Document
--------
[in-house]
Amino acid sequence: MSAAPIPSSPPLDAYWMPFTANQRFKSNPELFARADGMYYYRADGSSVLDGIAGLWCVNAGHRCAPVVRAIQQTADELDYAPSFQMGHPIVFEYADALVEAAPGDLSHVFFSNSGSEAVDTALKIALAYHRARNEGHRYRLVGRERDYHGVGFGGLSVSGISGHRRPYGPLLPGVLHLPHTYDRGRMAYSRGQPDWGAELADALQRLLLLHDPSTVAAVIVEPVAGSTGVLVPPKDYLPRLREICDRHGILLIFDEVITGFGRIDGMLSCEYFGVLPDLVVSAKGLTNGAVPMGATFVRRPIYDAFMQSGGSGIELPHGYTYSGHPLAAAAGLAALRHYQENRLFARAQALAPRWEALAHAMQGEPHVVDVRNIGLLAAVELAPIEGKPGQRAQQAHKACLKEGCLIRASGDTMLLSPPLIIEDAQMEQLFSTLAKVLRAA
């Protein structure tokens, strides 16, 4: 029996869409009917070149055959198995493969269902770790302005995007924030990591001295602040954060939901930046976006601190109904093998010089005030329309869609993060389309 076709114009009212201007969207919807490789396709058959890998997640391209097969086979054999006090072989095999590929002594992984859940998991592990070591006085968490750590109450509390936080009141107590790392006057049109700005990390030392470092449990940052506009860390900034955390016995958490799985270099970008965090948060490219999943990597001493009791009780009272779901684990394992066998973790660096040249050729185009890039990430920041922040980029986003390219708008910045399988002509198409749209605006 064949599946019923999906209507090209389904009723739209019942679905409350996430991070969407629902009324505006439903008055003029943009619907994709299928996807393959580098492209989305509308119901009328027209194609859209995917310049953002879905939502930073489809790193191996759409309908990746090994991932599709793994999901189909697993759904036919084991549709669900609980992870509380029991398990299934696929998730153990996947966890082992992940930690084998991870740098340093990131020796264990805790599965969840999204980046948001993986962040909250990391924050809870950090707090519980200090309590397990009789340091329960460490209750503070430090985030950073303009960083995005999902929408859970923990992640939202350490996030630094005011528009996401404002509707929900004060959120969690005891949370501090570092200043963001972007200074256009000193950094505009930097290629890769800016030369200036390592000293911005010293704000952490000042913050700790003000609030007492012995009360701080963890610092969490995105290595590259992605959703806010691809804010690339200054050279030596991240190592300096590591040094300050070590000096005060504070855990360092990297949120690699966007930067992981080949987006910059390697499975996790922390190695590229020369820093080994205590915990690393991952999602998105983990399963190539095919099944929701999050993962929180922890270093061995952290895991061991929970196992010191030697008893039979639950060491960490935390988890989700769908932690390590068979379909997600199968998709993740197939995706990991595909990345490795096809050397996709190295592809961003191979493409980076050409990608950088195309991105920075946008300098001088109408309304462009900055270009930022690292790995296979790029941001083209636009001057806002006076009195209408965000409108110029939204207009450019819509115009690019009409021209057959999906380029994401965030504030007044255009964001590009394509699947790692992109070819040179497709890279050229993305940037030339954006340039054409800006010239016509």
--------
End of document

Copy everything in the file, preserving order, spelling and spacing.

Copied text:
[in-house]
Amino acid sequence: MSAAPIPSSPPLDAYWMPFTANQRFKSNPELFARADGMYYYRADGSSVLDGIAGLWCVNAGHRCAPVVRAIQQTADELDYAPSFQMGHPIVFEYADALVEAAPGDLSHVFFSNSGSEAVDTALKIALAYHRARNEGHRYRLVGRERDYHGVGFGGLSVSGISGHRRPYGPLLPGVLHLPHTYDRGRMAYSRGQPDWGAELADALQRLLLLHDPSTVAAVIVEPVAGSTGVLVPPKDYLPRLREICDRHGILLIFDEVITGFGRIDGMLSCEYFGVLPDLVVSAKGLTNGAVPMGATFVRRPIYDAFMQSGGSGIELPHGYTYSGHPLAAAAGLAALRHYQENRLFARAQALAPRWEALAHAMQGEPHVVDVRNIGLLAAVELAPIEGKPGQRAQQAHKACLKEGCLIRASGDTMLLSPPLIIEDAQMEQLFSTLAKVLRAA
């Protein structure tokens, strides 16, 4: 029996869409009917070149055959198995493969269902770790302005995007924030990591001295602040954060939901930046976006601190109904093998010089005030329309869609993060389309 076709114009009212201007969207919807490789396709058959890998997640391209097969086979054999006090072989095999590929002594992984859940998991592990070591006085968490750590109450509390936080009141107590790392006057049109700005990390030392470092449990940052506009860390900034955390016995958490799985270099970008965090948060490219999943990597001493009791009780009272779901684990394992066998973790660096040249050729185009890039990430920041922040980029986003390219708008910045399988002509198409749209605006 064949599946019923999906209507090209389904009723739209019942679905409350996430991070969407629902009324505006439903008055003029943009619907994709299928996807393959580098492209989305509308119901009328027209194609859209995917310049953002879905939502930073489809790193191996759409309908990746090994991932599709793994999901189909697993759904036919084991549709669900609980992870509380029991398990299934696929998730153990996947966890082992992940930690084998991870740098340093990131020796264990805790599965969840999204980046948001993986962040909250990391924050809870950090707090519980200090309590397990009789340091329960460490209750503070430090985030950073303009960083995005999902929408859970923990992640939202350490996030630094005011528009996401404002509707929900004060959120969690005891949370501090570092200043963001972007200074256009000193950094505009930097290629890769800016030369200036390592000293911005010293704000952490000042913050700790003000609030007492012995009360701080963890610092969490995105290595590259992605959703806010691809804010690339200054050279030596991240190592300096590591040094300050070590000096005060504070855990360092990297949120690699966007930067992981080949987006910059390697499975996790922390190695590229020369820093080994205590915990690393991952999602998105983990399963190539095919099944929701999050993962929180922890270093061995952290895991061991929970196992010191030697008893039979639950060491960490935390988890989700769908932690390590068979379909997600199968998709993740197939995706990991595909990345490795096809050397996709190295592809961003191979493409980076050409990608950088195309991105920075946008300098001088109408309304462009900055270009930022690292790995296979790029941001083209636009001057806002006076009195209408965000409108110029939204207009450019819509115009690019009409021209057959999906380029994401965030504030007044255009964001590009394509699947790692992109070819040179497709890279050229993305940037030339954006340039054409800006010239016509």